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Parents sue the Philly School District over its magnet admissions policy, alleging racial discrimination

The new policy is unconstitutional because it applies "different admissions standards for plaintiffs’ children based on their race,” a lawsuit filed by three Philadelphia parents says.

Three parents have sued the Philadelphia School District over its special-admissions policy, alleging racial discrimination.
Three parents have sued the Philadelphia School District over its special-admissions policy, alleging racial discrimination.Read moreTOM GRALISH / Staff Photographer

Three parents have sued the Philadelphia School District over its overhauled special-admissions policy, saying it has adopted a “blatantly unconstitutional, race-based” system in the name of antiracism and equity.

The lawsuit, filed this month in federal court by three Philadelphia parents whose children did not gain admission to the magnet high schools of their choice, despite qualifying academically, seeks to tear up the policy, prohibit the district from using “racially discriminatory criteria” for magnet school admissions, and award damages to the three plaintiffs and others who might have been damaged by the “gerrymandered lottery” policy.

It names Superintendent William R. Hite Jr., members of the school board, and two Hite cabinet members who conceived and implemented the policy. Among the lawyers representing the plaintiffs is one from America First Legal, an organization formed by Stephen Miller and Mark Meadows, former aides to President Donald Trump.

Beginning this fall, Philadelphia made seismic changes to its admissions policy, shifting from a system where principals had some say over who made the cut at the district’s 37 special-admissions schools to a computer-based lottery for all who qualified. For five top magnet schools, the district gave preference to students who met academic standards and live in certain zip codes typically underrepresented at such schools.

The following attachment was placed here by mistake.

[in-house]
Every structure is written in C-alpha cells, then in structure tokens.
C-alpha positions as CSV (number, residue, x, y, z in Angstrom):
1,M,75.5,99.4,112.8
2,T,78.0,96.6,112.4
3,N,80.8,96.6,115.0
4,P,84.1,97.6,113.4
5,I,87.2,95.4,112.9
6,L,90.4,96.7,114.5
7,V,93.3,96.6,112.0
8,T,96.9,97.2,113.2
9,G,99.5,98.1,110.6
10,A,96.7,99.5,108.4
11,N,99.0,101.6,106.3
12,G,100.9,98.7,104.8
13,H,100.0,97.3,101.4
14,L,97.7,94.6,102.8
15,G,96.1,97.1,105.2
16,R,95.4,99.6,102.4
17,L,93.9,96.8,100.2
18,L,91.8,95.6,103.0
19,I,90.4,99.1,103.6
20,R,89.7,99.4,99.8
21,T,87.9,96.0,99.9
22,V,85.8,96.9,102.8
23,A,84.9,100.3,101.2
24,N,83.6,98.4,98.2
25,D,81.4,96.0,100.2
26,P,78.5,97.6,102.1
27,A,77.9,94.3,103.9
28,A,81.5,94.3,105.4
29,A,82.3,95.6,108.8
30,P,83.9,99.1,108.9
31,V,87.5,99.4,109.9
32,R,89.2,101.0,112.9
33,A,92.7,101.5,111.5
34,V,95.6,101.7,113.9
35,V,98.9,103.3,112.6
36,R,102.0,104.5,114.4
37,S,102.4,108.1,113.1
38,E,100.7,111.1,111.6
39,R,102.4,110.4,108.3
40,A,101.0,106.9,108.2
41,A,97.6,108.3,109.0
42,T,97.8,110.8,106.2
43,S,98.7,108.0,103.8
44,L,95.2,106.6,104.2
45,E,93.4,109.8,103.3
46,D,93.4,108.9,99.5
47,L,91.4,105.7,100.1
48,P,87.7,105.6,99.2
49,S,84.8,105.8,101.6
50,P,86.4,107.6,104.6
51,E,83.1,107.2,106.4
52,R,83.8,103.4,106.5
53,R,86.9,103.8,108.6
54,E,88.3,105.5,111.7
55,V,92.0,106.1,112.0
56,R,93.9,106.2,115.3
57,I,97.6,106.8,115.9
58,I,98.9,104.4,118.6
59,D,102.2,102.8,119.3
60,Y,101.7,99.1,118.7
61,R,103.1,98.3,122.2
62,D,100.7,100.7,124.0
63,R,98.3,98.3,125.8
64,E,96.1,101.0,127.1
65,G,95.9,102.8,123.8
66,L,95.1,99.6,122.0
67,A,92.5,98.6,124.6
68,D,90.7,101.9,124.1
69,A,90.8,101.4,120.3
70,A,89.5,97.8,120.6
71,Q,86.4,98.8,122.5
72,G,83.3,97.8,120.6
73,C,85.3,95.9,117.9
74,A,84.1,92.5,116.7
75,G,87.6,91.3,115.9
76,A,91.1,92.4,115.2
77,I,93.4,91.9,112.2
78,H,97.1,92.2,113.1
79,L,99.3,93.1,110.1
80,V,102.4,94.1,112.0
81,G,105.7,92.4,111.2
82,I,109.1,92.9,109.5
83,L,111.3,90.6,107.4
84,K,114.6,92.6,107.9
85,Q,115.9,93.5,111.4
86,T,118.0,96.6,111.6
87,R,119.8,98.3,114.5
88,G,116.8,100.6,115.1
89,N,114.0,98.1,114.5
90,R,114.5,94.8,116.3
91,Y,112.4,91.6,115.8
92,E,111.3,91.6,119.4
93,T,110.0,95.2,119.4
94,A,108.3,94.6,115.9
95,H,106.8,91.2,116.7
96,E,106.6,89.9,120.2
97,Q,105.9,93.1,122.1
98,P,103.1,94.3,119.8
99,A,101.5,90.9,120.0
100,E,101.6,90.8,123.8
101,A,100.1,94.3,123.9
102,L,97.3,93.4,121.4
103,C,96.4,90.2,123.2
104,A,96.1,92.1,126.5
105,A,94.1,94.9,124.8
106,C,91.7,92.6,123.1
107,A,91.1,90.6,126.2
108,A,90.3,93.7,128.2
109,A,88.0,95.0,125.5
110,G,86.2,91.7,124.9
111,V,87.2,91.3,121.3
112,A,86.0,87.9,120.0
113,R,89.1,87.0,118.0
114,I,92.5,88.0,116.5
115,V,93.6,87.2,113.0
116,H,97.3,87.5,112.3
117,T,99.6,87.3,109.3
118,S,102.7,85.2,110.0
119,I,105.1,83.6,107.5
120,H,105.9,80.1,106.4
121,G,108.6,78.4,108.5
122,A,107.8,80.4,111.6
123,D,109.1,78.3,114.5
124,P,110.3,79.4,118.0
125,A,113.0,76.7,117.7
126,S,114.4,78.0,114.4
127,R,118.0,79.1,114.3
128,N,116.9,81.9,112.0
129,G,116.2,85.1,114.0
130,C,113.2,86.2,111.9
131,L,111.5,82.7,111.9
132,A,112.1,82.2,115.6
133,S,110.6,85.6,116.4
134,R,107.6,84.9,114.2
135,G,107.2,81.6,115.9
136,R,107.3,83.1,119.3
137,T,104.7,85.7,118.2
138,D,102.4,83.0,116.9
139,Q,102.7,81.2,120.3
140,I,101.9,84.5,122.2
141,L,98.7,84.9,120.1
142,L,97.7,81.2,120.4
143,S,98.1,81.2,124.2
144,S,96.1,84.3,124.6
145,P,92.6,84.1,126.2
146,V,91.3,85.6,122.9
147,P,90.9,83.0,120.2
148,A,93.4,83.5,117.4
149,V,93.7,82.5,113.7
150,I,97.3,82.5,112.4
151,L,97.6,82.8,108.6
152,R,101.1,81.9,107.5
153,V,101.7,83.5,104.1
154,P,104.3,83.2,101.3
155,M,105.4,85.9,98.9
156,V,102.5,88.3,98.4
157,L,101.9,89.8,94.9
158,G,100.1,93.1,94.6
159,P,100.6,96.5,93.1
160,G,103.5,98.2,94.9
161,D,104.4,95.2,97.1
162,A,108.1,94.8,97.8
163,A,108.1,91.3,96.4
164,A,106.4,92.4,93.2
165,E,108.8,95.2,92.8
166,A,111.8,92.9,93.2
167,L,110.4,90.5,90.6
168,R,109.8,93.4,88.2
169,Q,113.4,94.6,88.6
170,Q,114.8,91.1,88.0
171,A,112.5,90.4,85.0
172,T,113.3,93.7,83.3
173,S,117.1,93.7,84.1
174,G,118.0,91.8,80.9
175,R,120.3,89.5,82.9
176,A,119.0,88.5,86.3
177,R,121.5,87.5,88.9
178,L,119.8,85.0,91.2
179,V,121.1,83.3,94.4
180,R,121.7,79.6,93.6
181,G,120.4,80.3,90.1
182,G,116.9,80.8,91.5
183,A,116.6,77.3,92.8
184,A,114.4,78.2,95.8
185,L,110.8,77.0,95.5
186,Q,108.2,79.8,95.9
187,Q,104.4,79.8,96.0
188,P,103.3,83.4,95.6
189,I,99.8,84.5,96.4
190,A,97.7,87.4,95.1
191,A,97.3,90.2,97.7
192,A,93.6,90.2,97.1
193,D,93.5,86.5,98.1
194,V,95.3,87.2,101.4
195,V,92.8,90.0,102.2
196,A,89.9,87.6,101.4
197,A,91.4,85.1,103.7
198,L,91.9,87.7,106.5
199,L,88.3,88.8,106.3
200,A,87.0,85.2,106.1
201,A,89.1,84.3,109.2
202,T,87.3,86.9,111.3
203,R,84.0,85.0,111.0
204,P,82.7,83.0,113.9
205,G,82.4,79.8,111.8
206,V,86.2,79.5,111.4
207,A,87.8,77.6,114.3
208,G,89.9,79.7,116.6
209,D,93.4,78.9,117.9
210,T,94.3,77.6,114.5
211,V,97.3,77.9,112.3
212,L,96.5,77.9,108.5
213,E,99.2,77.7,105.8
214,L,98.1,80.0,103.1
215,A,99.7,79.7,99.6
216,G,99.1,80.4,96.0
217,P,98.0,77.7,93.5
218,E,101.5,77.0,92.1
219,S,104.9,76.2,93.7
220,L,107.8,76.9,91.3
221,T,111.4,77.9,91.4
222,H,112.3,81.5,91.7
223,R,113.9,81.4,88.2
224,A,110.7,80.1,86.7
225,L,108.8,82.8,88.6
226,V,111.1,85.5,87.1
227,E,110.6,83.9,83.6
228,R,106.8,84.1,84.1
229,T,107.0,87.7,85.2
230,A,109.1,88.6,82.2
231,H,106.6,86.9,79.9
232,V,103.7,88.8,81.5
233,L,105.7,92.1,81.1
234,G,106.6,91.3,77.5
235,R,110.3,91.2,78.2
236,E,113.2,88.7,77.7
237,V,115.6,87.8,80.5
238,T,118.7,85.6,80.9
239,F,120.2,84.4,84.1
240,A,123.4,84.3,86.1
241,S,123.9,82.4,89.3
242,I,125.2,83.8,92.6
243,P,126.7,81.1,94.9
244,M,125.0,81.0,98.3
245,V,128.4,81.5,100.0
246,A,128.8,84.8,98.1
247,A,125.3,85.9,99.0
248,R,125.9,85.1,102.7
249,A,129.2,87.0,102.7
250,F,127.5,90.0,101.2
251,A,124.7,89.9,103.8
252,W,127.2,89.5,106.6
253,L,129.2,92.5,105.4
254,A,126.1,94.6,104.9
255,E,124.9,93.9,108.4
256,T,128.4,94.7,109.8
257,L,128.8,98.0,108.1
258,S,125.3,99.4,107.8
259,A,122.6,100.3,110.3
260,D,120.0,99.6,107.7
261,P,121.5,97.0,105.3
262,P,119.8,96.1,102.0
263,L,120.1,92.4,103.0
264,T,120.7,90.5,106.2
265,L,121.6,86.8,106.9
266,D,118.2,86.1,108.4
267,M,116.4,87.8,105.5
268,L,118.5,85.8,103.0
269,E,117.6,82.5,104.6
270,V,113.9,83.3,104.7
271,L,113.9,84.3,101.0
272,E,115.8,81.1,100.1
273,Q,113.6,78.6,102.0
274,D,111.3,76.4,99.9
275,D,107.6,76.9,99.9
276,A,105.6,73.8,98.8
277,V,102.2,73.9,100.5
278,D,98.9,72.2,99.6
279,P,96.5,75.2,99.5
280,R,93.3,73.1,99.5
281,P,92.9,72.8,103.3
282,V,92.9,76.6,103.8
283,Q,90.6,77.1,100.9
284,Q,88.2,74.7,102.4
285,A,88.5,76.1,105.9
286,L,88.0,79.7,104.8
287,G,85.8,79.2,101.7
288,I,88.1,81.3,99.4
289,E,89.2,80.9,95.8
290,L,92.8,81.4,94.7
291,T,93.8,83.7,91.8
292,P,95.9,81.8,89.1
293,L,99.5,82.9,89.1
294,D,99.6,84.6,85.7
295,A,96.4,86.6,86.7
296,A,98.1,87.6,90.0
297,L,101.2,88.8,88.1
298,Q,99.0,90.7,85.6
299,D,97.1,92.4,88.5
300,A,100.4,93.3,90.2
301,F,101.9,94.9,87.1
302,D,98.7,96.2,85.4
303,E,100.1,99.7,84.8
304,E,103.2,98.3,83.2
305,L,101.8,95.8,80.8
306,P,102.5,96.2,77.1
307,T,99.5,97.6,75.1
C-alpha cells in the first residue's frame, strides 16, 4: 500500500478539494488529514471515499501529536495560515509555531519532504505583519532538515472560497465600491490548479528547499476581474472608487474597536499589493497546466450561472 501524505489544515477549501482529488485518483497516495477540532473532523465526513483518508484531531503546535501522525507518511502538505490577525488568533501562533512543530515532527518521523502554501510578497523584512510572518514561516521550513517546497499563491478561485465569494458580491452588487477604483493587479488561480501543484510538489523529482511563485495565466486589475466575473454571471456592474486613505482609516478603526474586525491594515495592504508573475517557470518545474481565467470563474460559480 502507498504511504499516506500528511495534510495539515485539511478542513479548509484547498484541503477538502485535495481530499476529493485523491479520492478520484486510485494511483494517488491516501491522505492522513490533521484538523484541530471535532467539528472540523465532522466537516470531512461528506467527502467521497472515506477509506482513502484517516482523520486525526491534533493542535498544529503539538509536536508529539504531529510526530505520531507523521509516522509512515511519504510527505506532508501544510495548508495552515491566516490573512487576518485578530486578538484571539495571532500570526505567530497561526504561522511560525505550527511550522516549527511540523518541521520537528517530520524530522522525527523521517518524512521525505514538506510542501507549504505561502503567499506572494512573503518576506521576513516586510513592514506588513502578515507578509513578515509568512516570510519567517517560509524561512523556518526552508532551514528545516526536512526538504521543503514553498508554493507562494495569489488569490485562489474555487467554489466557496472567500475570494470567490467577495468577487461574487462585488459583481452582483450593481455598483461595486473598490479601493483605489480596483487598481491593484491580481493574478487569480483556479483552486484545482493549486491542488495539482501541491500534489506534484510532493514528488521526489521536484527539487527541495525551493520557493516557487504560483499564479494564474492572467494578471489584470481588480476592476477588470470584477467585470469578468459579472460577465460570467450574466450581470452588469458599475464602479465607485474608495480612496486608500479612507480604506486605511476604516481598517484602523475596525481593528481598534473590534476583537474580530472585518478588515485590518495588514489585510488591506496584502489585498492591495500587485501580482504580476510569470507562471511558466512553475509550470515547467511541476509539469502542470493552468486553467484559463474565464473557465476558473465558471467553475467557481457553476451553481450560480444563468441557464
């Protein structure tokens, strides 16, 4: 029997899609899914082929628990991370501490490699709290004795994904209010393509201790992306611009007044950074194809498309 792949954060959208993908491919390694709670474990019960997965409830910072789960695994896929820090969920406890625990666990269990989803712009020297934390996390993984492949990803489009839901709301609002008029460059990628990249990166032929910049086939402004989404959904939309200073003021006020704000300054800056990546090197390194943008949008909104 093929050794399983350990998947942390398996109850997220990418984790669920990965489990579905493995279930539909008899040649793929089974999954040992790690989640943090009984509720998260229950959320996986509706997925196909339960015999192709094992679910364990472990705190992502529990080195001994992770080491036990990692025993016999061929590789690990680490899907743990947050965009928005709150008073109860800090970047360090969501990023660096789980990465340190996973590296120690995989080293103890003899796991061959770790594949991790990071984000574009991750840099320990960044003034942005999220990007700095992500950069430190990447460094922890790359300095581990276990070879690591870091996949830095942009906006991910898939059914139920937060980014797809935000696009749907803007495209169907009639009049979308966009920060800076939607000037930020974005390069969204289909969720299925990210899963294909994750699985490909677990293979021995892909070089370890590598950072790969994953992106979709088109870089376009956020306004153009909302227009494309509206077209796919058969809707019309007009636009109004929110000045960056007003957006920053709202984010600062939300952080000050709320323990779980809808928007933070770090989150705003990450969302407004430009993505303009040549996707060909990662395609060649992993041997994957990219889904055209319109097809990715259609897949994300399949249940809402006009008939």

Critics say the process was deeply flawed, penalizing some students it was meant to help and shutting others out completely.

Parents Sherice Sargent, Fallon Girini, and Michele Sheridan, who filed the lawsuit, say their students are among that group. Sargent’s daughter, an eighth grader at George Washington Carver High School of Engineering and Science, was denied entrance to Carver’s high school, despite stellar grades and earlier promises from district officials that students who performed well at Carver’s middle school could stay through high school graduation.

Girini’s and Sheridan’s children attend Christopher Columbus Charter School, have strong grades and attendance, and were denied admissions to Academy at Palumbo, their desired high school. Sargent’s child is Black, Girini’s is white, and Sheridan’s is biracial.

Lawyers for the parents argue the district changed from a “race-neutral process to a racially discriminatory process” despite a majority of students from special-admissions schools identifying as Black or Latino and no school having a white majority.

“The school district believed some select schools, in particular a science and technology school, had an underrepresentation of non-Black students (in other words ‘too Black’) and that non-Black and non-Latino students were ‘overrepresented’ in other schools (in other words ‘not Black enough’),” the suit says.

The district is violating the Pennsylvania Constitution’s equal protection clause “by applying different admissions standards for plaintiffs’ children based on their race,” according to the lawsuit.

Lawyers seek to certify the lawsuit as class action, encompassing any students and parents who applied for admission to a criteria-based school and were denied entry “because of the school district’s racially discriminatory admissions standards” or anyone who might do so in the future.

Data show that students of color have a tougher time getting into the city’s top magnets, though numbers vary from school to school.

Under the new policy, more Black and brown students qualified for special-admissions schools in this admissions cycle, and more qualified students applied to at least one such school. But results are still mixed, especially at the district’s top magnets: Just 2% of Black and 3% of Latino eighth graders citywide met the bar for Masterman entry, and 8% of Black and Latino students met Central’s requirements.

Gene Hamilton, America First Legal’s general counsel, and one of the lawyers representing the Philadelphia parents, said in a statement the district and its policy both violate the Constitution, but “it tells students that hard work and determination are no longer sufficient for success without considerations of race and ethnicity. We cannot and will not stand for such a cynical and unlawful encroachment on equal opportunity for our next generation of leaders.”

School district officials did not immediately return a request for comment.